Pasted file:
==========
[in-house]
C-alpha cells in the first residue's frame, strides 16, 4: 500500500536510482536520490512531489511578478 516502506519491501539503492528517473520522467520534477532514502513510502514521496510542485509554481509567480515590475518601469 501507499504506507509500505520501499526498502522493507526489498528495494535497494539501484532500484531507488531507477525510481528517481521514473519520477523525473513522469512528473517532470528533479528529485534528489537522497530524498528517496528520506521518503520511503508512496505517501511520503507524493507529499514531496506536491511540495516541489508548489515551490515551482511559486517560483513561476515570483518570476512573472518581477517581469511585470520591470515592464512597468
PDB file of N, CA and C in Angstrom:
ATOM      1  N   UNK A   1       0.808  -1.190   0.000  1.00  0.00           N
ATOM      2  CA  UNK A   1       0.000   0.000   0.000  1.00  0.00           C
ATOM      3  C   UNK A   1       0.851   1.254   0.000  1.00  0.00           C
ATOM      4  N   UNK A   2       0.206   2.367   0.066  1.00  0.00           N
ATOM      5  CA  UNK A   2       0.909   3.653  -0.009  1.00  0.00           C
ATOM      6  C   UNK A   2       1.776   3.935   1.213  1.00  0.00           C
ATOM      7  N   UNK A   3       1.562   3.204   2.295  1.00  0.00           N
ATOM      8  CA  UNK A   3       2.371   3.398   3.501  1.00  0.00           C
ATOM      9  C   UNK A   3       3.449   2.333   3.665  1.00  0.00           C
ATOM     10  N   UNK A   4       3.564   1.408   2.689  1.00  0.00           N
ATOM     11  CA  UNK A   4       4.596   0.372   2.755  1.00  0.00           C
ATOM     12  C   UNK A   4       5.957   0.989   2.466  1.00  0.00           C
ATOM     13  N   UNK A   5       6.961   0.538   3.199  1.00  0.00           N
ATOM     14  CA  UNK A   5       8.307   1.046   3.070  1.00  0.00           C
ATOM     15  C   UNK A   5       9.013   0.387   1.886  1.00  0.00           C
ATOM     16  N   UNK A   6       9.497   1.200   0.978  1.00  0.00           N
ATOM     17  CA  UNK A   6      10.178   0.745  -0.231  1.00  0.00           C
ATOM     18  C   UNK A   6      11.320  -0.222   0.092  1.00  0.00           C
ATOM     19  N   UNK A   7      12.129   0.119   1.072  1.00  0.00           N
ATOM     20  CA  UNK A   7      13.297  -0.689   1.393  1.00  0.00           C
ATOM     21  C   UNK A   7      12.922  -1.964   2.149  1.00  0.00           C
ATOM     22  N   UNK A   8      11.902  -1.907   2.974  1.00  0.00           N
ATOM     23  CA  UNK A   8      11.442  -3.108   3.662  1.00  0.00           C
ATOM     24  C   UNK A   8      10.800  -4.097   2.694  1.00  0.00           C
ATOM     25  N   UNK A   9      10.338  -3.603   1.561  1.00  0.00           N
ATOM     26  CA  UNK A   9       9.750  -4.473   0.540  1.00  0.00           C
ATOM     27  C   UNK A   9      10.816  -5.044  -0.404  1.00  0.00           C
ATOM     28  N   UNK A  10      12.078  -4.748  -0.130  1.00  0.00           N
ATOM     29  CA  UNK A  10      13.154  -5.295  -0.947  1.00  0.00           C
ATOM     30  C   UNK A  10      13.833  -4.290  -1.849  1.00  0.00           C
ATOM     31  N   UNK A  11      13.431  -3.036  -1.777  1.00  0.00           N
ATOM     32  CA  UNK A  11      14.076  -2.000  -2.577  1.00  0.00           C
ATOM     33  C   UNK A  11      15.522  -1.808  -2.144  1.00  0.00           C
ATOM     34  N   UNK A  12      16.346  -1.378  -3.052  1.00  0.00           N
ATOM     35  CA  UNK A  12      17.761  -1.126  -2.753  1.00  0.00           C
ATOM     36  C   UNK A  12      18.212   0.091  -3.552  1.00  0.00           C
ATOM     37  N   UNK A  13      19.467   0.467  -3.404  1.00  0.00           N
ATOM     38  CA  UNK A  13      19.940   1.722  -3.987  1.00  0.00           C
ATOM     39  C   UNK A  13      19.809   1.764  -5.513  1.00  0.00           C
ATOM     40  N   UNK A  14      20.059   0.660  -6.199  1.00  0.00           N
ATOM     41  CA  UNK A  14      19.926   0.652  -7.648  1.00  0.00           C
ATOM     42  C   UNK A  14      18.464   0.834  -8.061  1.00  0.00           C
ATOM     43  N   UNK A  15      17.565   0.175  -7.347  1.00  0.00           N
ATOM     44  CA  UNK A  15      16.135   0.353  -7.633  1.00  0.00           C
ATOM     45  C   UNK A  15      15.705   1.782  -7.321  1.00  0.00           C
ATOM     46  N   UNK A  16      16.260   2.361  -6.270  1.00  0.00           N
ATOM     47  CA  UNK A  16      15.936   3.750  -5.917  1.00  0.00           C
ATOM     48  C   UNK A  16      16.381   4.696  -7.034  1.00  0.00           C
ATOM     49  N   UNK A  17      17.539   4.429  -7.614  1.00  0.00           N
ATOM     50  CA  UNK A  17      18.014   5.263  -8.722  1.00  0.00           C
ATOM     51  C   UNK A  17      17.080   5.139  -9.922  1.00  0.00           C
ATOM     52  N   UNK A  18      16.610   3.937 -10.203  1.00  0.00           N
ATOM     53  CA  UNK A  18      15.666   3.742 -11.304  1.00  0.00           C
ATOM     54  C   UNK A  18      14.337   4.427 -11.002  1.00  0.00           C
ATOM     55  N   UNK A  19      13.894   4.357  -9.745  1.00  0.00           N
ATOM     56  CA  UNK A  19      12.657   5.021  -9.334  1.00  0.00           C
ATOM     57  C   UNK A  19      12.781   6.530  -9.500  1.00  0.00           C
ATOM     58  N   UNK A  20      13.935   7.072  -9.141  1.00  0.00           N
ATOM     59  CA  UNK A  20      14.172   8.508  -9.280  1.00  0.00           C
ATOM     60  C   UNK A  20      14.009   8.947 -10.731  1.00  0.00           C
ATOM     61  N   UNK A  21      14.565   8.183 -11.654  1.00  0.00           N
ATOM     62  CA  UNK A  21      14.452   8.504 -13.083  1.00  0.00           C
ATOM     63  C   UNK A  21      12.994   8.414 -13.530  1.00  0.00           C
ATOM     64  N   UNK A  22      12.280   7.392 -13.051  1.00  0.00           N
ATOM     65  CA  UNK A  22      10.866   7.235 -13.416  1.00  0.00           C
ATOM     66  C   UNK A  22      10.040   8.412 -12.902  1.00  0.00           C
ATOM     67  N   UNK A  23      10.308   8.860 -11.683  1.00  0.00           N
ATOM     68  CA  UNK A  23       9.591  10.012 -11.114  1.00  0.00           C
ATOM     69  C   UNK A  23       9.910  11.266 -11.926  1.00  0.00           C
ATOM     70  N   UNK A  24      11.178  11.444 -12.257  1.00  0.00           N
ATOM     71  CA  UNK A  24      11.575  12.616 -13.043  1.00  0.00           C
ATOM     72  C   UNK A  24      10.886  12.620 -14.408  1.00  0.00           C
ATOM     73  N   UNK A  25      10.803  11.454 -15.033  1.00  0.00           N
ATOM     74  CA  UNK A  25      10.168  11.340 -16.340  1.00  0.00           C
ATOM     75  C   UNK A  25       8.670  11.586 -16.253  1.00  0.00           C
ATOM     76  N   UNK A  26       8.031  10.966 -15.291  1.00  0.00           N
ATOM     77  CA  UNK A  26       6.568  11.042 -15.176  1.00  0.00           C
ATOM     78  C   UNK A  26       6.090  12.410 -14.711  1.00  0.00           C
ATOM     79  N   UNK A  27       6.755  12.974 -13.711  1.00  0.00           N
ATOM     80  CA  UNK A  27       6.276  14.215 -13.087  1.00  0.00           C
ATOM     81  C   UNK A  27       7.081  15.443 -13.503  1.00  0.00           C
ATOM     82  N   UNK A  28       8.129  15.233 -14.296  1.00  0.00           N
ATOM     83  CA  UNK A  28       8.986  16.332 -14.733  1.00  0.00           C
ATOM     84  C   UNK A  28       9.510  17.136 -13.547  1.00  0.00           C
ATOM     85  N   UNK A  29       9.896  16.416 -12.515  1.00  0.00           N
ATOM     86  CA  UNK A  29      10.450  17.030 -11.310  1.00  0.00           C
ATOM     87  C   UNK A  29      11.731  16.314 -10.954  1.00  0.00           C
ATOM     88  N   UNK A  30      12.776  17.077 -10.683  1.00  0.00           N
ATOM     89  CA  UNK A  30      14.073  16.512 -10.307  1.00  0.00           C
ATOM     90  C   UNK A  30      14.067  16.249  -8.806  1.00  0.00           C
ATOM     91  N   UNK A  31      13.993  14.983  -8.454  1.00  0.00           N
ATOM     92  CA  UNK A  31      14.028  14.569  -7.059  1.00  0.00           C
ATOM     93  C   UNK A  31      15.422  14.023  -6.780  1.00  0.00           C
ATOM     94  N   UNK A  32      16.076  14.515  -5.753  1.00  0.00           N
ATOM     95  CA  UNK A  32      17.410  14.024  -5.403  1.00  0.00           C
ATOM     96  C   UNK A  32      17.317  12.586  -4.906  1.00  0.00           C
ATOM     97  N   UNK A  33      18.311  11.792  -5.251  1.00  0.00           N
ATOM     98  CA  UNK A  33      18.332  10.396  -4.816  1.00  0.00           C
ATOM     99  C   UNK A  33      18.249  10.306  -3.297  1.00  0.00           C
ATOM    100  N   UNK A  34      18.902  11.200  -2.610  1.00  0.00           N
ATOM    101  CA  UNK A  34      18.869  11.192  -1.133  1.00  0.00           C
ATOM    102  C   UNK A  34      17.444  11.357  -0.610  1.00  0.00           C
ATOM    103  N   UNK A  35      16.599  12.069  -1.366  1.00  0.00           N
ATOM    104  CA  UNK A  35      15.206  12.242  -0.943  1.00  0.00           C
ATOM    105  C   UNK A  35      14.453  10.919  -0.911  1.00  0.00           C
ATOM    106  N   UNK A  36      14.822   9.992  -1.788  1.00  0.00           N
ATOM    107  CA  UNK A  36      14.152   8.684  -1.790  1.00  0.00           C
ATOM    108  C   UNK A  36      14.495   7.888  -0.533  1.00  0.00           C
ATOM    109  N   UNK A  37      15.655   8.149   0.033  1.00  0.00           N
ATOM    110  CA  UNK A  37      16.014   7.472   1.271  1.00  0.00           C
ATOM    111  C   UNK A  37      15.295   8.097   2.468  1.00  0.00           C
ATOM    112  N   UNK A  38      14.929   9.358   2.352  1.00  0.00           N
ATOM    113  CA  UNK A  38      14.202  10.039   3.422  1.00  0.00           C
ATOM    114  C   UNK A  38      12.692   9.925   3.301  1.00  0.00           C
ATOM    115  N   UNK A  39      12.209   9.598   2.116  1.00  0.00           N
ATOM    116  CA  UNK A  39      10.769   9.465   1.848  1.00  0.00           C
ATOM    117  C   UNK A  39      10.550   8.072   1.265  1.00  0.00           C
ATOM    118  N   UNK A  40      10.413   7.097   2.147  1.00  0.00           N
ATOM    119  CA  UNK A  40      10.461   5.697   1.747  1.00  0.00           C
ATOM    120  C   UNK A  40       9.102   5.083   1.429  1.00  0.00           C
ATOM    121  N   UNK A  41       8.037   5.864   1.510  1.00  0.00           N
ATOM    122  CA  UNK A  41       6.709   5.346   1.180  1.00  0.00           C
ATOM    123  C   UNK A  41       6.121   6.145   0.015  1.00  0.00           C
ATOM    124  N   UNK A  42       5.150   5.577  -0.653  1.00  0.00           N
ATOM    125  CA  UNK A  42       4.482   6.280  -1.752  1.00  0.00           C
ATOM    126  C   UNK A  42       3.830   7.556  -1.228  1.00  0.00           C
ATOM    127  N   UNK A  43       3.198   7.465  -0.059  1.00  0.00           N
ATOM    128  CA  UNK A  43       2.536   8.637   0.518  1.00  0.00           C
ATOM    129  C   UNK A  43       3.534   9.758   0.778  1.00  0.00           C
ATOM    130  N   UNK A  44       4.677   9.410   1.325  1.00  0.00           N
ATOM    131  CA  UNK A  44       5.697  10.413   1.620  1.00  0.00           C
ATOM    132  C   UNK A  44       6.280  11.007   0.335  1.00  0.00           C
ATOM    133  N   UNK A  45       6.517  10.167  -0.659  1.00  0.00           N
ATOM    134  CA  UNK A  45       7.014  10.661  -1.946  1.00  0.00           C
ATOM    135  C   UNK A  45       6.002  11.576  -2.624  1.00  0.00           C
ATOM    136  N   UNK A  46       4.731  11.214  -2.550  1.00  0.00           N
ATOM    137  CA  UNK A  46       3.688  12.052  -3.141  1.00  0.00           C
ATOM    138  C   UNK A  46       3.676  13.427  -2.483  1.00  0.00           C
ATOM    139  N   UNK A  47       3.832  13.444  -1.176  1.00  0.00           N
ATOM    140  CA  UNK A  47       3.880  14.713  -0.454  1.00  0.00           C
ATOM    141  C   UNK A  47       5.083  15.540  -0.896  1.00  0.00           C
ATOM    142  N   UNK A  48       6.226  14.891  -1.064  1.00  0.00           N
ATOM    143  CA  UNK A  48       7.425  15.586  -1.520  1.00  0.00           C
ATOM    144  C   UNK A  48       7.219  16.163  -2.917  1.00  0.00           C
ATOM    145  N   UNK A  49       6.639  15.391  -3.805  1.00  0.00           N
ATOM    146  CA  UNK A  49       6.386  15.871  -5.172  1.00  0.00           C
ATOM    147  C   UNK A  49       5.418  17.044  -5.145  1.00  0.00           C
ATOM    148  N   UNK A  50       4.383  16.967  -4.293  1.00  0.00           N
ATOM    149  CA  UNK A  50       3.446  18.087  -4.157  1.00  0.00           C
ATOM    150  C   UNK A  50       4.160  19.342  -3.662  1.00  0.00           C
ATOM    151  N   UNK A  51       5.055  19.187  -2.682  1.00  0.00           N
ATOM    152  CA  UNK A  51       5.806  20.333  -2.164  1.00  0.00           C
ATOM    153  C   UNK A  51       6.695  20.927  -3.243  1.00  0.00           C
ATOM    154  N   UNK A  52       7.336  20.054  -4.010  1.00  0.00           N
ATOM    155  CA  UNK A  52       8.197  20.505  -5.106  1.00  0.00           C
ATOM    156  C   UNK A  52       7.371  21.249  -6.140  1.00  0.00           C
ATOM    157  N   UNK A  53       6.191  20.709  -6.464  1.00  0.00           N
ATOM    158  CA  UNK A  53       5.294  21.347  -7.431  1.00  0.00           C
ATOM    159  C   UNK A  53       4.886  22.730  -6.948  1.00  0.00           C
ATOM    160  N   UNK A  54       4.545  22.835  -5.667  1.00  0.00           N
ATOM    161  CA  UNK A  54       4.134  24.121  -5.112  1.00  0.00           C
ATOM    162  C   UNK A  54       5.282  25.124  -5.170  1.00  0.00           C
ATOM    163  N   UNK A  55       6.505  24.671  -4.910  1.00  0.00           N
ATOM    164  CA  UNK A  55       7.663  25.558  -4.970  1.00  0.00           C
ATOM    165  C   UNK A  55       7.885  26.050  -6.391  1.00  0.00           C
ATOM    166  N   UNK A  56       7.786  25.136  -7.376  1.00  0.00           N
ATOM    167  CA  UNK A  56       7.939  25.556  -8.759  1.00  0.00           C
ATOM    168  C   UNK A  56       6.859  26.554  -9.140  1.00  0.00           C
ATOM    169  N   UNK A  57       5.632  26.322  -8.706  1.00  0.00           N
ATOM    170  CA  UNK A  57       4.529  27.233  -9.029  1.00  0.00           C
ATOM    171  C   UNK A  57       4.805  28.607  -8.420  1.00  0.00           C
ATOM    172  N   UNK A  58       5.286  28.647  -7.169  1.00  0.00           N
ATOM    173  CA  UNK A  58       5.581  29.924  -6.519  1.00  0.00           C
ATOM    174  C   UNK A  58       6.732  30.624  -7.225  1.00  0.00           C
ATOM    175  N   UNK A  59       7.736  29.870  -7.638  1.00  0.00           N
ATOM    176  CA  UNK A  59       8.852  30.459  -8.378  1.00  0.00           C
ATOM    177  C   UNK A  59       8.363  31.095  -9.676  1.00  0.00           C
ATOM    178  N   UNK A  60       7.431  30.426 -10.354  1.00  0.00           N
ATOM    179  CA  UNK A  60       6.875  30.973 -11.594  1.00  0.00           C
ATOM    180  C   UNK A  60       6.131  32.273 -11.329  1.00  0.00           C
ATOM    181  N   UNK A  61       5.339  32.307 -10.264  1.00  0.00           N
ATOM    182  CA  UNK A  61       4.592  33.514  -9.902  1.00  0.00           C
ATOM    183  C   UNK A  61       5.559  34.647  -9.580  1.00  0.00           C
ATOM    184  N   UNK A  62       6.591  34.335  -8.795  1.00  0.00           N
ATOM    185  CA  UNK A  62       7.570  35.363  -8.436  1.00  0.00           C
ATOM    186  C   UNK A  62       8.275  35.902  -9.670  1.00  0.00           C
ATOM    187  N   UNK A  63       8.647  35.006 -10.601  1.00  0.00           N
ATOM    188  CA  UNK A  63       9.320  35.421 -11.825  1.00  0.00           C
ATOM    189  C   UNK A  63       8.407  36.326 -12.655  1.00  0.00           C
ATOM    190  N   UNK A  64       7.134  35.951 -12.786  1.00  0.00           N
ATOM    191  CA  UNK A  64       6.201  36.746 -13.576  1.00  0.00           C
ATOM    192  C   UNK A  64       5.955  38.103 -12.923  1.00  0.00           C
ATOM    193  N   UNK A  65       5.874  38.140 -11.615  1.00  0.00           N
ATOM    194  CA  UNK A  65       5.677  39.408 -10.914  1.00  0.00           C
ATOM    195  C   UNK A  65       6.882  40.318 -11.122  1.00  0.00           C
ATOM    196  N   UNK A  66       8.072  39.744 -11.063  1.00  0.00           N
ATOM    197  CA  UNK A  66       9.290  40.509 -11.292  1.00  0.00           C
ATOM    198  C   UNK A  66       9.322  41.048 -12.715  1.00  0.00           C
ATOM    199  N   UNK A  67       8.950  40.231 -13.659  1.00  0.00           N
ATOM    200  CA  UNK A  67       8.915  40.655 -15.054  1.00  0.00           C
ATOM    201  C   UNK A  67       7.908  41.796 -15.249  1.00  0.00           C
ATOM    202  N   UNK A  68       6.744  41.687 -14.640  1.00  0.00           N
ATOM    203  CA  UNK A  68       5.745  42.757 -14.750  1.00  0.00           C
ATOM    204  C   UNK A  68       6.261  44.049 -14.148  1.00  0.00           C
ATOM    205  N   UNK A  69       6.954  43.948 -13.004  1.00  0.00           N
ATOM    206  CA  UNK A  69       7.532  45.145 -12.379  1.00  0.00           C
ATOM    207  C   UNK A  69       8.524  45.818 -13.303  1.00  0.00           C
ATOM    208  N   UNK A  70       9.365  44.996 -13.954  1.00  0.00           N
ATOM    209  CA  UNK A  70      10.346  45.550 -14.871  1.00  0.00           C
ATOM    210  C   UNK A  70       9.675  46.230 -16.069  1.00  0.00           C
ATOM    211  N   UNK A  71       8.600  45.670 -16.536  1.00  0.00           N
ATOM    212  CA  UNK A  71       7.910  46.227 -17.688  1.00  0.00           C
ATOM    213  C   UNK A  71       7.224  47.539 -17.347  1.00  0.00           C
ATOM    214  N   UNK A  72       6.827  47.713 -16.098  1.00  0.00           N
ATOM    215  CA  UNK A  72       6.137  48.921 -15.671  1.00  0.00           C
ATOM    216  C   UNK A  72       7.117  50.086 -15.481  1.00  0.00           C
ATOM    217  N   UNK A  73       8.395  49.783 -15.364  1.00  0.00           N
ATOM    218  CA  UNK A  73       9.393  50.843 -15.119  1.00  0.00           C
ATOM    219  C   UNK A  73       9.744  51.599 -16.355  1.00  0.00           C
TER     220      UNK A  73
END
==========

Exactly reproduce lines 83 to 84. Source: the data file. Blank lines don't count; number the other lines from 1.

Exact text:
ATOM     80  CA  UNK A  27       6.276  14.215 -13.087  1.00  0.00           C
ATOM     81  C   UNK A  27       7.081  15.443 -13.503  1.00  0.00           C